Oriental Brewing Co. and Hite-Jinro have dominated the Korean market with bland American-style lagers until Korea changed brewing laws in early 2014.  Before then, German-inspired brew houses and local, small-batch brewing projects popped up here and there.  Then a 2012 Economist article highlighted the the OB and Hite dominance (94.8% of sales in 2013) that favored watery beers in the form of production laws that required capacity to produce one million liters a year, as well as 500% mark-ups for non-listed imported ingredients.  Korea’s low quality beers were not threatened by imports but by a stifling of creativity and competition from within.

The small-brew business that inspired the Economist article, Craftworks, eventually expanded to Gangnam where it opened a location not far from Samsung headquarters.  Coincidentally, or not, two years later a massively popular, 240-seat pub opened in Gangnam called “Devil’s Door”, where waits are up to 45-minutes.  In the “hurry hurry” (빨리빨리) culture where patience runs short, this was even more impressive.  But it turns out the Devil’s Door is a creation of a subsidiary of the Samsung Group.

In 2011, the brewery laws dropped to 150,000 liters a year, a stark contrast to previous restrictions, but not at all in favor of competition that can lead to OB and Hite sales drops.  In spring of 2014, it was cut by a third to 50,000 liters a year, along with a reduction on taxes.  Korea was making fair progress towards a more modern beer market.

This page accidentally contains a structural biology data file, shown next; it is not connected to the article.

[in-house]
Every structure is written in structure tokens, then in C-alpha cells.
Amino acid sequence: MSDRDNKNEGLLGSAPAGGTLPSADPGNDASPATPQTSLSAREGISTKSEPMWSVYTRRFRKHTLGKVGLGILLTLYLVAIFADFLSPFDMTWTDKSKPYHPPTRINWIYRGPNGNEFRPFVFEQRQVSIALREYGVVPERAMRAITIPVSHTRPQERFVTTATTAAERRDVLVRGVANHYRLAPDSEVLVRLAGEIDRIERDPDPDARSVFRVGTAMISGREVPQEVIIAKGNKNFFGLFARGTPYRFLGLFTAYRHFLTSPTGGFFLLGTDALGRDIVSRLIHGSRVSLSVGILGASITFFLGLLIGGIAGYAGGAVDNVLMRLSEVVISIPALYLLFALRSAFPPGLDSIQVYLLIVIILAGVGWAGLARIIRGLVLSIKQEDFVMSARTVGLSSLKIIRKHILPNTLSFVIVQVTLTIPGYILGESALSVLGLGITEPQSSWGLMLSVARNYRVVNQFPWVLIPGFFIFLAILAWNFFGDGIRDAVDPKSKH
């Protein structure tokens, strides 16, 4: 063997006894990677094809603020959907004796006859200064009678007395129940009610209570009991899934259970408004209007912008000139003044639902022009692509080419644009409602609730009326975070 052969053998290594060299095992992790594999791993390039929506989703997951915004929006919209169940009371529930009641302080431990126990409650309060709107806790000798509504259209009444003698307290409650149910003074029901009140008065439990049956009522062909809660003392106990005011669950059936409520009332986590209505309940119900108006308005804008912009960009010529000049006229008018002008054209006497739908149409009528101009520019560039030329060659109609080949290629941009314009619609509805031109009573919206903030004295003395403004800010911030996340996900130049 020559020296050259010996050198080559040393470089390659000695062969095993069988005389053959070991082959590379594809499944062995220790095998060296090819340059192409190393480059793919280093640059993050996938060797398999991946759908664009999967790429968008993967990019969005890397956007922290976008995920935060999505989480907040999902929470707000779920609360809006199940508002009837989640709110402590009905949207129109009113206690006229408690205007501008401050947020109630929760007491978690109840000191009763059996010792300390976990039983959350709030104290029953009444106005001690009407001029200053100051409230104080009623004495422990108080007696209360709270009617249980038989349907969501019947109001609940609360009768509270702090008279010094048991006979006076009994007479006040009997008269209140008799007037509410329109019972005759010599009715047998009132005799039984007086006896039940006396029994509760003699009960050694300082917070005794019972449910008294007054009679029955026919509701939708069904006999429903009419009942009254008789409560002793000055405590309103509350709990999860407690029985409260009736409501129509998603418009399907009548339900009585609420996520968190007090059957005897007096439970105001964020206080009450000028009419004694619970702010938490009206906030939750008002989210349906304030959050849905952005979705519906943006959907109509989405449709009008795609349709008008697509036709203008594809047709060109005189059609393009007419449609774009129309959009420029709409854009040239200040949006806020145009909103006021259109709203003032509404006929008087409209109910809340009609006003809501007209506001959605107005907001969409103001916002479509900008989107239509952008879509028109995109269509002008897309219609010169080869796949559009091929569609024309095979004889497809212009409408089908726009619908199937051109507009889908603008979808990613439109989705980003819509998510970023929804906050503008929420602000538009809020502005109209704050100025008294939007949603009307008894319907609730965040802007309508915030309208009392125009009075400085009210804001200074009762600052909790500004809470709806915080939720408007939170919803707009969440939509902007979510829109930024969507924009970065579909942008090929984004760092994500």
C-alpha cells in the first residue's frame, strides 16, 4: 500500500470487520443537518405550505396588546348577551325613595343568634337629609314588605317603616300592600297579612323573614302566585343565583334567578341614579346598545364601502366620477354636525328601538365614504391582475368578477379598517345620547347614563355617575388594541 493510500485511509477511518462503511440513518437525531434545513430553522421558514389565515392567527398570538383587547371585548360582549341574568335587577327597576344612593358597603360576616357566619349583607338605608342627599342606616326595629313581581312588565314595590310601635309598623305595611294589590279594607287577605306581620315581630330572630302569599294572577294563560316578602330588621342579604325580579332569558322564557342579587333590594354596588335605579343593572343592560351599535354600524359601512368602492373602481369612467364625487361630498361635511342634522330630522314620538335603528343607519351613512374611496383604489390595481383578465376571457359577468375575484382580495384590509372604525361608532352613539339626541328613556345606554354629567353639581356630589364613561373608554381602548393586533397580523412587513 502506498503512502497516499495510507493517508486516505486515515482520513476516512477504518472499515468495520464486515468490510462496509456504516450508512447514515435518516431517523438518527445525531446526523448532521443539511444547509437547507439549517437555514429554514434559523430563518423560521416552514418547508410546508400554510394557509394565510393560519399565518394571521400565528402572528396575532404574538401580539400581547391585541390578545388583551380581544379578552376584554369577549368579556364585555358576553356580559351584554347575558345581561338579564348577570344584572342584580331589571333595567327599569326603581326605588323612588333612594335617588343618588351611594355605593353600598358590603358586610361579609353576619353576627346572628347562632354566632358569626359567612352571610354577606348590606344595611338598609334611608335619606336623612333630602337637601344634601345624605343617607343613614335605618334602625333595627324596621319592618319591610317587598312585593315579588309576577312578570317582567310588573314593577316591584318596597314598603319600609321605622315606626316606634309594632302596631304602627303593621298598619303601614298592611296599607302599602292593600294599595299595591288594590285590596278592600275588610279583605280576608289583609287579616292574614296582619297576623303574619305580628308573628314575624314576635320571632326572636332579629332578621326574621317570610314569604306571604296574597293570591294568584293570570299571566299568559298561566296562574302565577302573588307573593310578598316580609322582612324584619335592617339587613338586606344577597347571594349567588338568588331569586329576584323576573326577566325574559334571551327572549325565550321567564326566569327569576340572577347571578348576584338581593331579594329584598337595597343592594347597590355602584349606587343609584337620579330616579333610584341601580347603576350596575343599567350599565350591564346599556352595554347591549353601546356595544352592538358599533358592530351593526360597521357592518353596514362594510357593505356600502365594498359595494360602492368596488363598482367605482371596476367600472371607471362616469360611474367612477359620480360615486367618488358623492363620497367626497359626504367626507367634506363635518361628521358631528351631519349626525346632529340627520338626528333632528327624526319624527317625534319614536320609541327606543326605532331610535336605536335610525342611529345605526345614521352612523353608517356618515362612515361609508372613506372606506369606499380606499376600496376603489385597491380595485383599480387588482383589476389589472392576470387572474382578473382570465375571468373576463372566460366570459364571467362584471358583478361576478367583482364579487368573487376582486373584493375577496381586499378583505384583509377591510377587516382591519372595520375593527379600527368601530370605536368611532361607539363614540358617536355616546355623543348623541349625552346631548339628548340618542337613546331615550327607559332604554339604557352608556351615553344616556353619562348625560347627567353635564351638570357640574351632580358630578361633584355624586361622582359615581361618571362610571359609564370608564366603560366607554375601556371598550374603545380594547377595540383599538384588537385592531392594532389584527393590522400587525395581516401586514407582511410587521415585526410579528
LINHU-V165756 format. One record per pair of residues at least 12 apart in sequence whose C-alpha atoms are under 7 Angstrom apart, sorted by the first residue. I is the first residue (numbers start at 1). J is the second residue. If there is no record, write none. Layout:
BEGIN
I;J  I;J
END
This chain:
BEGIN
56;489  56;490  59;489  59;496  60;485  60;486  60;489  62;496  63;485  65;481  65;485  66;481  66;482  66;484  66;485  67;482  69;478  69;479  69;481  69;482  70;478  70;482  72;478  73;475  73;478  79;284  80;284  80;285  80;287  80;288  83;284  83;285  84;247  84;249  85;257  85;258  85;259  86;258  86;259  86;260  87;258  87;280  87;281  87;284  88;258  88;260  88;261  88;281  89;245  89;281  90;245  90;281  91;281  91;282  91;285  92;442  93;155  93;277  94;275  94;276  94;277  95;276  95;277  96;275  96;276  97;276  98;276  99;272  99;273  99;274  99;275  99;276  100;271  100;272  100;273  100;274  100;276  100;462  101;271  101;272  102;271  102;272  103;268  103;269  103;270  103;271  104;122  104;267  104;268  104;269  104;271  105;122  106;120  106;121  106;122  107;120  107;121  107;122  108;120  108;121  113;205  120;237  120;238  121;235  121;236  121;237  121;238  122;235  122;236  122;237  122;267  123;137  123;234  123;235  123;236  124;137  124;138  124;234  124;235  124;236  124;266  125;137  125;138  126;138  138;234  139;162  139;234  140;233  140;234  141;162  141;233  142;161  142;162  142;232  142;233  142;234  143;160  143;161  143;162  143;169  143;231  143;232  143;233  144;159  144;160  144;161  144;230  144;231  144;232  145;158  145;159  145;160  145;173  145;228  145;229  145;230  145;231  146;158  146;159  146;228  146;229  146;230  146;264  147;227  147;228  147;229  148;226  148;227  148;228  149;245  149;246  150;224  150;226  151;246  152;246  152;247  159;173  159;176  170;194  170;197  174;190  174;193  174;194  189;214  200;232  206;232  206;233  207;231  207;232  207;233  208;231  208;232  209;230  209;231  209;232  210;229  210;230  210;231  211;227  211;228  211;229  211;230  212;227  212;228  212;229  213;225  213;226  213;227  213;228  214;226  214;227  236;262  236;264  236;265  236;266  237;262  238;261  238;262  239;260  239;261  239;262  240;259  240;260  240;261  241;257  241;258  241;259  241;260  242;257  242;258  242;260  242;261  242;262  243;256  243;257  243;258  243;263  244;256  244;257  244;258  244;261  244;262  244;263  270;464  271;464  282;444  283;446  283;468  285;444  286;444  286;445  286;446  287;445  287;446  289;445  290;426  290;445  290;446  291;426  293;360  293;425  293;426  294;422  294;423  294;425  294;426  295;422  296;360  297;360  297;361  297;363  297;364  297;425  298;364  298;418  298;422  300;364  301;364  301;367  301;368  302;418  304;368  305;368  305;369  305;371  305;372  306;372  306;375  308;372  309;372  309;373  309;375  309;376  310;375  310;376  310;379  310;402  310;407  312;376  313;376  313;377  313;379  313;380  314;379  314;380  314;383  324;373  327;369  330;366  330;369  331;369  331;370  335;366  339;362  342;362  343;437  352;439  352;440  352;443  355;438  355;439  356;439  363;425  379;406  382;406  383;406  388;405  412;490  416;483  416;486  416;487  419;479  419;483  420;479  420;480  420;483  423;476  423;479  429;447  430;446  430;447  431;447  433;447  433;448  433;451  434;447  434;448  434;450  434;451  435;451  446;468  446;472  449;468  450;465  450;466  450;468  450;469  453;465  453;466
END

But the liters per year drops are just the institutional barriers that have been lowered.  Small breweries and entrepreneurs don’t have the logistics, the start-up companies to partner with, storage, manufacturing, or even a way to lobby which ingredients or brewing equipment can be imported or have a lower tax.  Earlier this year, Oriental Brewing Co. was acquired by Anheuser-Busch InBev NV, the world’s biggest beer maker, for $5.8 billion, a $4 billion increase from what it sold it for in 2009 when it was trying to cut into its debt.  Led by its Cass brand, OB then became the leading producer and doubled its profits.  The $1.3 billion beer market in Korea, which grew by 6 percent in 2013, was part of the big beer machine in Korea that only got part of a bigger, less-inclusive machine.

The small and medium size business and creative economy that is part of the Park Geun-Hye rhetoric is little more than mere legislative gestures, like lowering the liters per year for breweries, but still allows for extensive market shares.  The taxes and lack of supportive, creative measures to help smaller business to create the means to grow and gain double-digit market share in the beer business in Korea had not previously seen sufficient support.  Microbreweries went from facing a fight against two beer giants to a bureaucratic fight.

As Bloomberg reported, Jinro Hite and OB pays around 395 won per 355ml–essentially a can–of beer, which has nearly a 25% higher tax rate than smaller breweries.  This is tax takes on big producers to pay more, which should favor smaller production.  However, smaller breweries ended up paying about 710 won per 355ml, since their tax rate also took into consideration costs of production.

The Korean consumer has shown an interest in new, innovative beers that are as accessible as a Cass or Hite.  That consumer interest can only voice itself loud and clear until the Hite and, now, InBev trucks roll on past the little pubs back to their warehouses.